Presentation on theme: "Senior Seminar: Techniques of the Observer May 17, 2011."— Presentation transcript:
Senior Seminar: Techniques of the Observer May 17, 2011
On Ellisons experience with the modern literature of Ezra Pound, Ford Madox Ford, Gertrude Stein, Sherwood Anderson, Ernest Hemingway, F. Scott Fitzgerald, and, most notably, T.S. Eliot, until round about til I was come to Melville and Twain: Even then a process which I described earlier had begun to operate. The more I learned of literature in this conscious way, the more details of my background became transformed. I heard undertones in remembered conversations which had escaped me before, local customs took on more universal meaning, values which I hadnt understood were revealed; some of the people I had known were diminished while others were elevated in stature. More important, I began to see my own possibilities with more objective, and in some ways, more hopeful eyes (160).
…it is through our names that we first place ourselves in the world. Our names, being the gift of others, must be made our own… From the dim beginnings, before I ever thought consciously of writing, there was my own name, and there was, doubtless, a certain magic in it. From the start I was uncomfortable with it, and in my earliest years it caused me much puzzlement. Neither could I understand what a poet was, nor why, exactly, my father had chosen to name me after one. Perhaps I could have understood it perfectly well had he named me after his own father, but that name had been given to an older brother who died and thus was out of the question. But why hadnt he named me after a hero, such as Jack Johnson [a boxer], or a soldier like Colonel Charles Young, or a great seaman like Admiral Dewey, or an educator like Booker T. Washington, or a great orator and abolitionist like Frederick Douglass? Or again, why hadnt he named me (as so many Negro parents had done) after President Teddy Roosevelt? (Ellison 147, 150-151).
Instead, he named me after someone called Ralph Waldo Emerson, and then, when I was three, he died. It was too early for me to have understood his choice, although Im sure he must have explained it many times, and it was also too soon for me to have made the connection between my name and my fathers love for reading. Much later, after I began to write and work with words, I came to suspect that he was aware of the suggestive powers of names and the magic involved in naming (Ellison 151).
I recall finding [during my early school years]…while seeking adventure in back alley…a large photographic lens…mounted handsomely in a tube of shiny brass, it spoke to me of distant worlds of possibility. I played with it, looking through it with squinted eyes, holding it in shafts of sunlight, and tried to use it for a magic lantern. But most of this was as unrewarding as my attempts to make music come from a phonograph record by holding the needle in my fingers. I could burn holes through newspapers with it, or I could pretend that it was a telescope, the barrel of a canon, or the third eye of a monster I being the monsterbut I could do nothing at all about its proper function of making images; nothing to make it yield its secret. But I could not discard it (Ellison 153).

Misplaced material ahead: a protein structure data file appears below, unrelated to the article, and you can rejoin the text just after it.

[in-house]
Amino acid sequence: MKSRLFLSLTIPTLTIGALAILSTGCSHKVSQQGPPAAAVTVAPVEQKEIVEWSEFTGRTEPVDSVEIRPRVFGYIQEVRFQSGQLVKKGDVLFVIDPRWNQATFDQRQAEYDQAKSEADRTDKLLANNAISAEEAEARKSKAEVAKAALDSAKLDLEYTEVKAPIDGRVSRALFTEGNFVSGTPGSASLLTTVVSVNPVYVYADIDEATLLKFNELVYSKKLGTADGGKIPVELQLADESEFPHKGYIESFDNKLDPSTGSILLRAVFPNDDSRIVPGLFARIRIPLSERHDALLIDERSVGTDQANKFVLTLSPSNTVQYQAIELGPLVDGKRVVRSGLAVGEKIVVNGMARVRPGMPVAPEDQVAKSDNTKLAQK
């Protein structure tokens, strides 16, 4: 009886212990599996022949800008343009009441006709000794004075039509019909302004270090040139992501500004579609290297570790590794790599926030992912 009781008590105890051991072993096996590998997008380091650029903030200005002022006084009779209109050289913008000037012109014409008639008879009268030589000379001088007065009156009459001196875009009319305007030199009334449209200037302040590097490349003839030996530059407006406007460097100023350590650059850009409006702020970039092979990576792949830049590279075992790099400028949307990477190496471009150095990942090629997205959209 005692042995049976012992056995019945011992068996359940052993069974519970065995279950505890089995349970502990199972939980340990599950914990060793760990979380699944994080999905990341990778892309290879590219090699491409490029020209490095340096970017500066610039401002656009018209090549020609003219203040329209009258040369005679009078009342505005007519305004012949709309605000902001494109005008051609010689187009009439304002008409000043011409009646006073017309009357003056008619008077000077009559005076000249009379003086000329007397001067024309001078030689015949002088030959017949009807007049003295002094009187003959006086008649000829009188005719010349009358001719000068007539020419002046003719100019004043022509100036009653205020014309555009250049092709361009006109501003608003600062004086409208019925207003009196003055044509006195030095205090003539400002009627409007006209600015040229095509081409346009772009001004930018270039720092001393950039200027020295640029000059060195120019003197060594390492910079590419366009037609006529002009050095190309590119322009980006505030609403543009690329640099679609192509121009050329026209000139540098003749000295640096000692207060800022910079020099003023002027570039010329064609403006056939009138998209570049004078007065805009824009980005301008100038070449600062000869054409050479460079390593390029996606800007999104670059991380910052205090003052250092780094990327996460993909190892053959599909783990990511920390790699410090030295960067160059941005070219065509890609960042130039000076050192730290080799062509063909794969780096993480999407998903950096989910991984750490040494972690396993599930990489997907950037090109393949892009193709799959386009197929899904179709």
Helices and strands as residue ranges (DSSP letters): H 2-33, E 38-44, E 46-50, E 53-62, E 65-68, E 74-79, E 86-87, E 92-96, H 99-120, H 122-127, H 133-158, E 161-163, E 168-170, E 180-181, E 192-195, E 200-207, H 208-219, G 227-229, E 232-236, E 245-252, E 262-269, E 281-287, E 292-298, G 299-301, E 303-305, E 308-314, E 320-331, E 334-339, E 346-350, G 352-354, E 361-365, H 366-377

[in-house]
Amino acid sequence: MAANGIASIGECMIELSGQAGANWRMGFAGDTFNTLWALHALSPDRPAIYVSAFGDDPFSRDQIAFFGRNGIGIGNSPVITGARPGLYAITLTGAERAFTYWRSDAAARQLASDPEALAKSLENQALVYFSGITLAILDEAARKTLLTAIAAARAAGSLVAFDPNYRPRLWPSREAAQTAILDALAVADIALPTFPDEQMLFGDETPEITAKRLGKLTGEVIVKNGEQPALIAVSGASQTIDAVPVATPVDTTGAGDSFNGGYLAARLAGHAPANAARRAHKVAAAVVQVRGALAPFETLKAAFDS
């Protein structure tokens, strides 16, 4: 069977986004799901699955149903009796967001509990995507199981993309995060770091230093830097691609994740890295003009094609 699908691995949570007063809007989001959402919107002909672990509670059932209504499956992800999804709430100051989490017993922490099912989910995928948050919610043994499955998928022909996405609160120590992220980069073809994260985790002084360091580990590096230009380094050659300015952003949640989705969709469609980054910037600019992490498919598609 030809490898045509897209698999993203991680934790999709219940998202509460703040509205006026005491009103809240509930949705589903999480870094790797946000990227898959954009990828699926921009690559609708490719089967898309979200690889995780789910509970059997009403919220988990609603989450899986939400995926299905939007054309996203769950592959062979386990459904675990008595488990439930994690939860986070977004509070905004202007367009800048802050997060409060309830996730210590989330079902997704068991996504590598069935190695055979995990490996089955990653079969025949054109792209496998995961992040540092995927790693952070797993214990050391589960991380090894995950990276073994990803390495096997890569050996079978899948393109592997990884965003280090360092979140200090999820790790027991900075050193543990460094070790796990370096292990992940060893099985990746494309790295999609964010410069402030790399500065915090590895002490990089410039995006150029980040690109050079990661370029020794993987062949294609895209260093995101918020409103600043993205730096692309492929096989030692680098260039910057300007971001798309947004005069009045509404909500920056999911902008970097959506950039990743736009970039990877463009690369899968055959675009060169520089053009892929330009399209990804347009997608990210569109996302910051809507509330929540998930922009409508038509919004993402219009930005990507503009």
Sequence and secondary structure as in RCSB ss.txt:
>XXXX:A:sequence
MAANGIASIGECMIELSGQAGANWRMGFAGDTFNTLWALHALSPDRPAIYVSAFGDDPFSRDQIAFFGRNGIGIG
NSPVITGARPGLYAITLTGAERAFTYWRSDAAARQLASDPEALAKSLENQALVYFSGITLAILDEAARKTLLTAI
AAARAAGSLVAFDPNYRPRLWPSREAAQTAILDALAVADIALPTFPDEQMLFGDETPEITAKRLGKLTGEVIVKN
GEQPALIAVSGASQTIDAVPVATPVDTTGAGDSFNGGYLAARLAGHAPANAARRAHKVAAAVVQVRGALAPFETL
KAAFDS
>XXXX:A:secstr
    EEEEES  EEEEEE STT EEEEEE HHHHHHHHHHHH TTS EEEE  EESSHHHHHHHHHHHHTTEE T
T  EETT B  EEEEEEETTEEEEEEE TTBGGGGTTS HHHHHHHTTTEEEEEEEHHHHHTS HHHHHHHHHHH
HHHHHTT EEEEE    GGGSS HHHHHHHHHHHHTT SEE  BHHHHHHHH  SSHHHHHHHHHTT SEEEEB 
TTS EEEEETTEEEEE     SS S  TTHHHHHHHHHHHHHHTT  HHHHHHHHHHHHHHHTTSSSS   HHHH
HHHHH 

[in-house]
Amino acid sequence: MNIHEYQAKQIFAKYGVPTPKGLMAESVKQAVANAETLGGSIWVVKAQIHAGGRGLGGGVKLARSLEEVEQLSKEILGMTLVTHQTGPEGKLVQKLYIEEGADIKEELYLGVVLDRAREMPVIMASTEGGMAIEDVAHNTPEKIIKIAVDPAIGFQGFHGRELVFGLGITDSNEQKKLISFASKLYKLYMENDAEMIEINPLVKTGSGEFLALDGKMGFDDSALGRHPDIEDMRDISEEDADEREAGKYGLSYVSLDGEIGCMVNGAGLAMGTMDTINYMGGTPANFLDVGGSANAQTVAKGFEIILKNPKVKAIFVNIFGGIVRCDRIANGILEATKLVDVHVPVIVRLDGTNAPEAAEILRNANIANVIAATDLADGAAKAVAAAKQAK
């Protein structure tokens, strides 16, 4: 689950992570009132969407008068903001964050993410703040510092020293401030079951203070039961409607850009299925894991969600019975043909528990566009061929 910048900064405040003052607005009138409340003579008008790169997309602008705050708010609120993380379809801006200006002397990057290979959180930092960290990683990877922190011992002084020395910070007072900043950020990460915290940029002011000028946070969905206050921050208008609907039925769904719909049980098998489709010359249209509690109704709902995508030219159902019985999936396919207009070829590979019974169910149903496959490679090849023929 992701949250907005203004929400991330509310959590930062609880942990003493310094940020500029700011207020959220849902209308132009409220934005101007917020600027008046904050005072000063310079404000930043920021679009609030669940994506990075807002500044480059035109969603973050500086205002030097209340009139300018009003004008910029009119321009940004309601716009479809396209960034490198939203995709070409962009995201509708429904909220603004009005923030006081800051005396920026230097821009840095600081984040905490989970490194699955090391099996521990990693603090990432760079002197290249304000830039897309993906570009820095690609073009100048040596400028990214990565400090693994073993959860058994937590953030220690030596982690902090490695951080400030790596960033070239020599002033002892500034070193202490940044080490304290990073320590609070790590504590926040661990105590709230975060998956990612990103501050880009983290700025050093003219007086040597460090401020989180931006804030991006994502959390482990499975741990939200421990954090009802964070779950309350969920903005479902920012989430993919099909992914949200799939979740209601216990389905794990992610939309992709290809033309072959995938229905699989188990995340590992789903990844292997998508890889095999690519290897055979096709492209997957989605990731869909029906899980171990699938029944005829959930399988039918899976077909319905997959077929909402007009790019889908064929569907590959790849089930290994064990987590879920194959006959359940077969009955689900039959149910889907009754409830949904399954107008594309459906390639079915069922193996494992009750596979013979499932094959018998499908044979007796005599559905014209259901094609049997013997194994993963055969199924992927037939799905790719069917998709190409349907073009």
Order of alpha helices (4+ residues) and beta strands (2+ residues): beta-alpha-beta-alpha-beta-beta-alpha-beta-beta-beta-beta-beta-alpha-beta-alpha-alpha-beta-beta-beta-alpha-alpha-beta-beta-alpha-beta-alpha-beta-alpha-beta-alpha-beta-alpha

What does Ellisons anecdote about the camera lens suggest about his use of (and allusions to) one-eyed figures throughout Invisible Man ? (List them before responding. I will add them below.)
Bledsoe shielding Mr. Nortons view of the area outside the school (102) Narrator describes the reason for Cliftons death (469) Homer Barbees sermon with his dark glasseswhich shield his blindness Theyve been dispossessed of an eye since the day they were born… (343) I had a notion that she saw only me…. (41?) Being blindfolded within the battle royale (22)
Why does this suggest about the writers constant struggle with the idea of representation? (Does the cameras picture, for writers like James and Ellison, solve such a struggle?) Why does Ellison insist, in his epilogue, Im invisible, not blind (576)?
In order to orient myself I also began to learn that the American novel had long concerned itself with the puzzle of the one-and- the-many; the mystery of how each of us, despite his origin in diverse regions, with our diverse racial, cultural, religious backgrounds, speaking his own diverse idiom of the American with his own accent, is, nevertheless, American. And with this concern with the implicit pluralism of the country and with the composite nature of the ideal character called the American, there goes a concern with gauging the health of the American promise, with depicting the extent to which it was being achieved, being made manifest in our daily conduct… I would no more strive to write great novels by leaving out the complexity of circumstances which go to make up the Negro experience and which alone go to make the obvious injustice bearable, than I would think of think of preparing myself to become President of the United States simply by studying Negro American history or confining myself to studying those laws affecting civil rights (165).
By the end of the novel, what are some of the most prominent scenes that complicate the experience of the invisible man? (Remember the roles of dolls, mannequins, and spectacles-- anonymous notesunanswered questions-- thwarted sexual encountershiding places…)